July 08, 2017
When I look down a barrel, I want to see a smooth, shiny bore. Polished lands and grooves are a beautiful thing. If I see machine marks or pitting, I cringe. They can't be good for accuracy. Can they? I had a chance to find out.
I recently acquired a more-or-less new ramped 9mm 1911 barrel for a mere pittance. It was too good a deal to pass up. I bought it sight unseen since it was via the Internet, but it was supposed to have been fired with less than a box of ammo.
When it arrived and I looked down the bore, I cringed a little. I did not see smooth, shiny lands and grooves. There was nothing shiny about it. It had what you would call a dark or rough bore.
The bore (barrel "A" in the figure) has two apparent features. The first is what appears to be pits in the steel. The second is "dark" surface areas. That said, the edges of the rifling are sharp. However, it is certainly not as nicely finished as other barrels I have, such as barrel "B" in the figure.
Sometimes, a dark or rough bore indicates a neglected, corroded or worn-out barrel. In these cases, accuracy can suffer, and sometimes accuracy is nonexistent. But you have to shoot them first to know if its appearance indicates a bad barrel or just cosmetic. This was a new barrel, but I had a nagging concern that it might not shoot very well because of the rough bore appearance. I could test it easy enough.
I have several Caspian 9mm/.38 Super slides for my 1911s, so I played mix-and-match with several bushings and slides until I came up with a combination that provided a nice fit. There was no discernible slop in the front.
In the rear, there was a slight bit of front-to-back movement, but it was only a couple of thousandths of an inch, and that's not bad. When this barrel and slide assembly was placed on a Para Ordnance high capacity frame and fully forward in battery, there was no obvious vertical movement of the barrel when it was linked up into position. Perfect.
The key to accuracy for most semi-automatic pistols is how precisely the barrel fits. A close fit that eliminates movement when the slide is fully in battery is ideal. Any slop in barrel fit means that it might not be in the same position every time the gun is fired, which means the barrel will be pointing at a slightly different spot on the target each time. That's what makes a "loose" barrel inaccurate. Repeatable precision requires that the barrel is pointing at the same spot on the target for every shot.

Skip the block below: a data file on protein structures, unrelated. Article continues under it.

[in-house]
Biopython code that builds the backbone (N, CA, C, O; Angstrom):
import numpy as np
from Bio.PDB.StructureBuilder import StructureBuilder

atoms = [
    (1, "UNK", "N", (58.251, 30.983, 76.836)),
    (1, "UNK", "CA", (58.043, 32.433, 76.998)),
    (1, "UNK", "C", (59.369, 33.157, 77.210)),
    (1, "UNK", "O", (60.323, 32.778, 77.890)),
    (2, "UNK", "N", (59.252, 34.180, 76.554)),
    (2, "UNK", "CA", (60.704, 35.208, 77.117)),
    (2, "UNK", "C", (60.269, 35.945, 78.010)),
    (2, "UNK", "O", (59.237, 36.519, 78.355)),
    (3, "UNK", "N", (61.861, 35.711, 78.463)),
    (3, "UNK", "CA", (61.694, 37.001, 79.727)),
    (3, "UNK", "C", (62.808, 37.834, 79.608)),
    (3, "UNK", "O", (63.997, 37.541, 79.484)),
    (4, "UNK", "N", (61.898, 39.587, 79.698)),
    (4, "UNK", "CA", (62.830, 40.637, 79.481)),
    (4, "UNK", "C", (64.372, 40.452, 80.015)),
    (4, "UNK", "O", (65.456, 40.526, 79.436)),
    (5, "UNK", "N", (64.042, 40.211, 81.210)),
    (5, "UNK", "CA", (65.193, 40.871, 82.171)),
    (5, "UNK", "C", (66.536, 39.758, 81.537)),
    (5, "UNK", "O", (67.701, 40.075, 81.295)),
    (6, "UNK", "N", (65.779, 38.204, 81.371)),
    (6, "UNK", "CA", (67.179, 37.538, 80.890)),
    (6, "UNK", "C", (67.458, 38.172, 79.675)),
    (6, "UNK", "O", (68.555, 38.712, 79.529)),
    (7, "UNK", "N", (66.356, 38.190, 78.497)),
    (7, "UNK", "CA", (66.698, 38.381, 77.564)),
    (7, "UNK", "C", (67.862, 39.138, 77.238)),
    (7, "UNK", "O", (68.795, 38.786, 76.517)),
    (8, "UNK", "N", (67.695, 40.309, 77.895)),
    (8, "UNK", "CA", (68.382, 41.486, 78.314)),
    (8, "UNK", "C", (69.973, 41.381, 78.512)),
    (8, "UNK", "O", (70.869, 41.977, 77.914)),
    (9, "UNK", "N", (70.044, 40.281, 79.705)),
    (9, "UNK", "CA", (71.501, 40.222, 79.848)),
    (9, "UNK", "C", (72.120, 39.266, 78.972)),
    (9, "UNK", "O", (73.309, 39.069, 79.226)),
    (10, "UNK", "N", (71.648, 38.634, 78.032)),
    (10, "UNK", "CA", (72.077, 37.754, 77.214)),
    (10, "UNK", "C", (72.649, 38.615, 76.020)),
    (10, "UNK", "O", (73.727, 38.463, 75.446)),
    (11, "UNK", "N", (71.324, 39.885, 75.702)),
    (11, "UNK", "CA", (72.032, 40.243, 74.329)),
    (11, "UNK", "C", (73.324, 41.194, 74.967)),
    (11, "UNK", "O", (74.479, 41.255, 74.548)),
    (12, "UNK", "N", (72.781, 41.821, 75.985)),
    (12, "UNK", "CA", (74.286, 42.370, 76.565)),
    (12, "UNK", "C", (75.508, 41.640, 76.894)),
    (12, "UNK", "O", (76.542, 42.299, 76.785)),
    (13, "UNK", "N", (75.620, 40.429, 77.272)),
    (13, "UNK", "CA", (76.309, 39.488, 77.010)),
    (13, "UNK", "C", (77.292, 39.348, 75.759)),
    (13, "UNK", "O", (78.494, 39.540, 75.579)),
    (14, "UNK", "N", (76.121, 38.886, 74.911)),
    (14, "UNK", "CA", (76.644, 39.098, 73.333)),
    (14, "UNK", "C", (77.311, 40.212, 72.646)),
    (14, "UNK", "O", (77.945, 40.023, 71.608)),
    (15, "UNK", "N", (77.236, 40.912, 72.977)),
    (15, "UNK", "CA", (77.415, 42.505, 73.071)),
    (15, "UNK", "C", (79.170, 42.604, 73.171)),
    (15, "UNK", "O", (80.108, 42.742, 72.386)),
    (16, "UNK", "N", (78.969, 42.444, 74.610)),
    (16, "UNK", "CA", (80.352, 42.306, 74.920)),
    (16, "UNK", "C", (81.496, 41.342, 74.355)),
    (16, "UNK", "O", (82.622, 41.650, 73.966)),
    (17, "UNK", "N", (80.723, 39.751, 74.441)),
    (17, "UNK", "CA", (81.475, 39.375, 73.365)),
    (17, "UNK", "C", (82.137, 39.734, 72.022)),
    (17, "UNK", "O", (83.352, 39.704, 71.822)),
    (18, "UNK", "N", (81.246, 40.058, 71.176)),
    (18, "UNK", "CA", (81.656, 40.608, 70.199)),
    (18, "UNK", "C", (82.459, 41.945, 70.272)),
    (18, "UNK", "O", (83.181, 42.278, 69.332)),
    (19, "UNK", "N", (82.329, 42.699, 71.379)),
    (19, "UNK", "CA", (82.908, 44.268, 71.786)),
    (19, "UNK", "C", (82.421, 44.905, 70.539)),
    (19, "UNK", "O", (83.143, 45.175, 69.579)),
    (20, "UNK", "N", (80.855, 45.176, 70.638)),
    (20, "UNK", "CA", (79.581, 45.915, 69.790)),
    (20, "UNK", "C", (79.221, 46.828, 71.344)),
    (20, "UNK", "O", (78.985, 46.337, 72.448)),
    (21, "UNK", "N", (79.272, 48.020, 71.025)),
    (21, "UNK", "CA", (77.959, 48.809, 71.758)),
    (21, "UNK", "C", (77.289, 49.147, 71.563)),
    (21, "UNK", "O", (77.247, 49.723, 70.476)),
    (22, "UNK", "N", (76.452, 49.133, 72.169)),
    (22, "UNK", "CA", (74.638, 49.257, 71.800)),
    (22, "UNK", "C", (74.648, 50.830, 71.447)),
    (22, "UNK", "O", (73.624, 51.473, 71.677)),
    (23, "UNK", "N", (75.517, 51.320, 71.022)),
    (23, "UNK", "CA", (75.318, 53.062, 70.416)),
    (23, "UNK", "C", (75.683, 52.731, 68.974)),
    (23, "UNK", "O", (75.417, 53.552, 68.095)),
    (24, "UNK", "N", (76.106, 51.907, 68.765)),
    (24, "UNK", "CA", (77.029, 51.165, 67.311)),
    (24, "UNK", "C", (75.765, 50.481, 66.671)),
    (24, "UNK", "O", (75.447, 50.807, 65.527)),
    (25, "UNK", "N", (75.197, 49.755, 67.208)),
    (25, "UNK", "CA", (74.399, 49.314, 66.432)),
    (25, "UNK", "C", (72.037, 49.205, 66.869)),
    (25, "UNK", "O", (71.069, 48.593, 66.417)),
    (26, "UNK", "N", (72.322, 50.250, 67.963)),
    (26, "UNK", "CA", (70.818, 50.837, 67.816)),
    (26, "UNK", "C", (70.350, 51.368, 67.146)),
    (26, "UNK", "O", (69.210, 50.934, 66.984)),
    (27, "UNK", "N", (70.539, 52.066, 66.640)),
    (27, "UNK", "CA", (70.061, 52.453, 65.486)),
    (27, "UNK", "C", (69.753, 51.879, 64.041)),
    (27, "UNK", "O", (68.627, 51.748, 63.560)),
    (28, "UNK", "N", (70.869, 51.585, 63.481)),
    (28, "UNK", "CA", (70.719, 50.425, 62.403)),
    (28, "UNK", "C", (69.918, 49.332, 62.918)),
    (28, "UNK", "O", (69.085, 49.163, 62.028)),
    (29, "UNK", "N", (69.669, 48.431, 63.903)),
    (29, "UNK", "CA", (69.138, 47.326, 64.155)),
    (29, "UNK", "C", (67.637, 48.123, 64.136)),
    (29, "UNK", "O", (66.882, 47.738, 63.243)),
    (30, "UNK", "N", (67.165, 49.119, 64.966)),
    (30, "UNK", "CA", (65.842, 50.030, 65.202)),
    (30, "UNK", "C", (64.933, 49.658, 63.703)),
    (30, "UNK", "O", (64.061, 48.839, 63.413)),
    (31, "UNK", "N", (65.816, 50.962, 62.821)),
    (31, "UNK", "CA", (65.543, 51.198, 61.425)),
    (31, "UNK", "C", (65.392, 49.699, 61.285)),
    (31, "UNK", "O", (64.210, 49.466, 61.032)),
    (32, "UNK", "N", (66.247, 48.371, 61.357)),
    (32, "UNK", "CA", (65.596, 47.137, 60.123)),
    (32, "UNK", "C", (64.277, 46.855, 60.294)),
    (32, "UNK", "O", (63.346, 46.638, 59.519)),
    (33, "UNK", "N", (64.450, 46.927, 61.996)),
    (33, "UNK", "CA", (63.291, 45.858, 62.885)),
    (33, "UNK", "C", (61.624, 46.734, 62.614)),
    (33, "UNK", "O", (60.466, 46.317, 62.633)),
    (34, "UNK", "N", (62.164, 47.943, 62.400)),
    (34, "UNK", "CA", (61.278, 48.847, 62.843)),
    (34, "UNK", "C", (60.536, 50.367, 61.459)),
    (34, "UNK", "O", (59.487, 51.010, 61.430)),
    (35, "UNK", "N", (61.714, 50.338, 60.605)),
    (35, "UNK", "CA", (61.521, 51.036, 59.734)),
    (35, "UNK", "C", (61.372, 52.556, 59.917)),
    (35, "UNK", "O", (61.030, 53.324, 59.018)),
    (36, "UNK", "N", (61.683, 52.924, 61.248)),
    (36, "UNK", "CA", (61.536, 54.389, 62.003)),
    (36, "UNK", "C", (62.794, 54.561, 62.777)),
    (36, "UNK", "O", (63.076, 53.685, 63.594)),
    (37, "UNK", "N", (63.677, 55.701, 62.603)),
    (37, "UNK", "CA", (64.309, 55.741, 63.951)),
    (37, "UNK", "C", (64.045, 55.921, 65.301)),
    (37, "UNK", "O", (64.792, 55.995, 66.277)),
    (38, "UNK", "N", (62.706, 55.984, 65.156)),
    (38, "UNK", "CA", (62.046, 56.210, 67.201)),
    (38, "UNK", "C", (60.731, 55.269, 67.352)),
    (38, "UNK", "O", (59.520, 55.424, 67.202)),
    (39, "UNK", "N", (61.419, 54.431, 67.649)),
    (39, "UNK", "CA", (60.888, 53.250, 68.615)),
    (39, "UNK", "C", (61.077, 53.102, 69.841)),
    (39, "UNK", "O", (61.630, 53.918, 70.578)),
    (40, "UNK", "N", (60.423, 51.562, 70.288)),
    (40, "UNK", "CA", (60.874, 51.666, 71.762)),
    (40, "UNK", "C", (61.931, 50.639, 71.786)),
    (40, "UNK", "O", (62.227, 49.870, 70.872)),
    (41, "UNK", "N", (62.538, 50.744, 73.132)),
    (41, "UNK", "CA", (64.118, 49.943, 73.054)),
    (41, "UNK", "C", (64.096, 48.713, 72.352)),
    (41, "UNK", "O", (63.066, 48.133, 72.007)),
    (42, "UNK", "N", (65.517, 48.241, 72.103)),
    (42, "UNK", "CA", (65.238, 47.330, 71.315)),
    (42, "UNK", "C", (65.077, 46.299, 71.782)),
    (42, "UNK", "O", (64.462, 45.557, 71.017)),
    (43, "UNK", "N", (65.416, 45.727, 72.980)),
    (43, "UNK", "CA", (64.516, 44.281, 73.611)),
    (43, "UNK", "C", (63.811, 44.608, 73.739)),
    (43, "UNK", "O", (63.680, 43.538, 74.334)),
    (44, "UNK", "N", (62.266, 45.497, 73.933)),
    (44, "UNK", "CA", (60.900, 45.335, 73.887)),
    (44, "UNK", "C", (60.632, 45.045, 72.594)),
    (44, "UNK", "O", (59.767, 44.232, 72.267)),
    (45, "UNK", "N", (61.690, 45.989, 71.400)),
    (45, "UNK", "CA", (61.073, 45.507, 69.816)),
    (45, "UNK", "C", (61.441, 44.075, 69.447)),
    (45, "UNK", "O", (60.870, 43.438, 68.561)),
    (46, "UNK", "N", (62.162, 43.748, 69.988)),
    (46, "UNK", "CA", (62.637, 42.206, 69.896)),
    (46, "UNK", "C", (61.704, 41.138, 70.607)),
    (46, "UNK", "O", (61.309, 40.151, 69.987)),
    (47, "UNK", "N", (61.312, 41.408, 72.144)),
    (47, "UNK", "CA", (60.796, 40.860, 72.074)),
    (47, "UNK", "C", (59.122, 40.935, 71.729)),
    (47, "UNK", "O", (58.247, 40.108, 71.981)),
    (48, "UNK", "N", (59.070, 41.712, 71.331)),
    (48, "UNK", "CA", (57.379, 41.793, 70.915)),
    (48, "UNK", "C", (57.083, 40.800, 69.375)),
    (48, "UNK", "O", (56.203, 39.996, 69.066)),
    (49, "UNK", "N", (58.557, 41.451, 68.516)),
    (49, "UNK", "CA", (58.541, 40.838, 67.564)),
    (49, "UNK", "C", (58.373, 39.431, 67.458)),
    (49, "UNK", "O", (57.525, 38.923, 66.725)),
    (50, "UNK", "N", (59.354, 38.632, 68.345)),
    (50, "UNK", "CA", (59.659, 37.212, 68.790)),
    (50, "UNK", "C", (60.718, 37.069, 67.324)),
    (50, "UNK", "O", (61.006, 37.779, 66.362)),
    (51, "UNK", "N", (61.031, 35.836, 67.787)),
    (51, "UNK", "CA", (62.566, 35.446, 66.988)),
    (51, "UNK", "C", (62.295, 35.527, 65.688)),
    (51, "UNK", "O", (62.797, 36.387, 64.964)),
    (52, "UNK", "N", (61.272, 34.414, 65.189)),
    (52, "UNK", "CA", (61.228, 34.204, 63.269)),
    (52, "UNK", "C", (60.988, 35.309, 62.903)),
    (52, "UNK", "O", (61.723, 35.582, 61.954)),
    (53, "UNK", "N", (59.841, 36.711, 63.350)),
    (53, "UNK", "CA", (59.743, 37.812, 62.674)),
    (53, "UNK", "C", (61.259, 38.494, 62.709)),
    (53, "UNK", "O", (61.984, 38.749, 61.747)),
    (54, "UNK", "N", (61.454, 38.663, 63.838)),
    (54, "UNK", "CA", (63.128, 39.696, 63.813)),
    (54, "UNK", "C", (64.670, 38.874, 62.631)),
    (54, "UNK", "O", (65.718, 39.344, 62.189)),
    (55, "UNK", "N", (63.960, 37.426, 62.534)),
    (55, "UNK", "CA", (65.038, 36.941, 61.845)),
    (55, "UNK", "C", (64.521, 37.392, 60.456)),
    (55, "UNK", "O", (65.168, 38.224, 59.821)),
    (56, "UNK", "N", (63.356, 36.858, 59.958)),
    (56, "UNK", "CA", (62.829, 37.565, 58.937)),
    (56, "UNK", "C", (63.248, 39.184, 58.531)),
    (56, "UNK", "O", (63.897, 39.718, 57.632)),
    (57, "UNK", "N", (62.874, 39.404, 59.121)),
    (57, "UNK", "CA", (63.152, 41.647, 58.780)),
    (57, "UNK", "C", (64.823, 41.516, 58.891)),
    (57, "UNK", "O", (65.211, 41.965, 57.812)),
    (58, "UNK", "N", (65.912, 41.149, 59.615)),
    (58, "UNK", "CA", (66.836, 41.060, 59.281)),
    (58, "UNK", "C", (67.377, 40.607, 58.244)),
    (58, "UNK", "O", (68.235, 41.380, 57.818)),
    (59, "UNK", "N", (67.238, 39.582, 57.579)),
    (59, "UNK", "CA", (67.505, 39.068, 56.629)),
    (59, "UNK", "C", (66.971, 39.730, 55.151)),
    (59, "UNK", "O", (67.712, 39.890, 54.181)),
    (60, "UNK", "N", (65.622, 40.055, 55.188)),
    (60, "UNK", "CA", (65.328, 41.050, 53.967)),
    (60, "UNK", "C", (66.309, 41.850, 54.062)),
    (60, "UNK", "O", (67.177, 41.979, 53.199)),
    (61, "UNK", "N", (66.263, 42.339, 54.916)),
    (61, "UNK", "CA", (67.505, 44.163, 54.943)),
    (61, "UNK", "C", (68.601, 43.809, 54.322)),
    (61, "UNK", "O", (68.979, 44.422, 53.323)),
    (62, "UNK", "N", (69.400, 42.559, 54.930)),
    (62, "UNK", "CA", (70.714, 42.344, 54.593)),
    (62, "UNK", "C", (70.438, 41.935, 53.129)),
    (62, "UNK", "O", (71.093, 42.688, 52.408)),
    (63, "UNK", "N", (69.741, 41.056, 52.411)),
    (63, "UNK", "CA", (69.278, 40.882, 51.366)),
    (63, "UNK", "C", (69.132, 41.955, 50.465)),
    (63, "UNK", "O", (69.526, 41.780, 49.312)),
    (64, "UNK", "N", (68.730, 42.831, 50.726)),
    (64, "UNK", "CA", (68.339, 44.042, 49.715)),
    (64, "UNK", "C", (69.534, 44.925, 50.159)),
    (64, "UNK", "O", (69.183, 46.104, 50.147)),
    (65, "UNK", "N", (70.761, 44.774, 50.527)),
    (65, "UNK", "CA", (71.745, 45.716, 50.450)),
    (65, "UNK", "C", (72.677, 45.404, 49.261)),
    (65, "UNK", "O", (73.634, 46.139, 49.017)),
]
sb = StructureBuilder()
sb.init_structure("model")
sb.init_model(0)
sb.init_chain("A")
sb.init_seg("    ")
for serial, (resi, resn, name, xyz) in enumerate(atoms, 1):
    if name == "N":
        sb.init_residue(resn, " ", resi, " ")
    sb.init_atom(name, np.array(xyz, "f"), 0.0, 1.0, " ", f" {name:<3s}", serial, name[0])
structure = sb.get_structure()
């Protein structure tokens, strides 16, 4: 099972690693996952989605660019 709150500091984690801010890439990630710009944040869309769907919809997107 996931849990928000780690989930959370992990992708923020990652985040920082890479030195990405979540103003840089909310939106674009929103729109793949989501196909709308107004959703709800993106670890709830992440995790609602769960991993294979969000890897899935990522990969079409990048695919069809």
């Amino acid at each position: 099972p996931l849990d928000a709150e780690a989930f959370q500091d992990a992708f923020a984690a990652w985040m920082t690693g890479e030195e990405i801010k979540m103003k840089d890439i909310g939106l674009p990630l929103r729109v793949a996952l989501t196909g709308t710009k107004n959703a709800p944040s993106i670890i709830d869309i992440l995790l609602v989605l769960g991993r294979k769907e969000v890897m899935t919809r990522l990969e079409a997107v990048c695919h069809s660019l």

Now the question was, how would it shoot?
I assembled handloads for this test. I used handloads instead of factory ammunition because I could use bullets and powders with known accuracy potential. Now, just because one gun likes a particular load does not mean that another gun will. However, some bullet and powder combinations tend to be inherently accurate and can perform well in different pistols. In any case, I would find out how well the rough barrel liked these loads.
I slugged the barrel with a soft, oversized (.358-inch) cast bullet, and it measured .3563 of an inch. The usual jacketed 9mm bullets measure .355 of an inch. Some 9mm barrels are oversized like this one, and might benefit from larger diameter bullets. In addition to the accurate Nosler 115 and 124-grain .355-inch bullets, I used some larger diameter bullets.
I've always had good accuracy with Hornady Action Pistol (HAP) bullets, and I included their 125-grain .356-inch HAP bullet in this test. It's one of my favorites for target shooting. I also used a Hornady 110-grain .357-inch XTP revolver bullet, as it should fill the bore and provide a good gas seal.
The pistol was fired from a Ransom Rest at 25 yards. The Ransom Rest holds the gun in the same position for every shot. This eliminates any human error that can be attributed to sight alignment and trigger pull. Velocity was measured with a Shooting Chrony chronograph at about 10 feet.
Six different loads of 30 rounds each (180 rounds total) were loaded in Starline brass with CCI 500 or Federal GM100M primers. All 30 rounds were fired into a single group. A single group with a large number of rounds tells you how consistently the gun/ammunition shoots, and is a more accurate reflection of accuracy performance than traditional 5-shot groups.
The accuracy results show that even a rough bore can shoot extremely well. The smallest 30-shot group was produced with the Nosler 124-grain JHP at 2.42 inches. The largest group was the Nosler 115-grain JHP at 3.92 inches, but the majority of the hits are mostly clustered with two fliers expanding the group. The 110-grain .357 caliber bullet produced one of the most well-clustered groups with very few fliers.
There's nothing wrong with this barrel when it comes to accuracy. Most of these 30-shot groups are smaller than many guns can produce with 5-shot groups. Three of the loads kept all 30 shots under 2.50 inches. That's very impressive performance for any handgun, let alone a cobbled-together "Frankengun."
Good accuracy always depends on the ammunition, and that was true here as some loads produced larger groups, but a bad barrel won't shoot anything well. Clearly, this barrel is capable of excellent performance in spite of its cringe-worthy bore.
I was fortunate that it fit my slide and frame so well. The good fit allowed me to test the barrel's accuracy potential. A loose-fitting barrel will scatter shots and could have led me to falsely conclude that its lack of accuracy was due to the rough bore features.
I learned my lesson. You can't judge a barrel by appearance alone. This barrel's appearance is merely cosmetic and does not affect its ability to shoot straight. If you have a rough bore, take it to the range with some high-quality ammunition and see how it shoots. It might turn out, like this ugly duckling, to be a beautiful swan.
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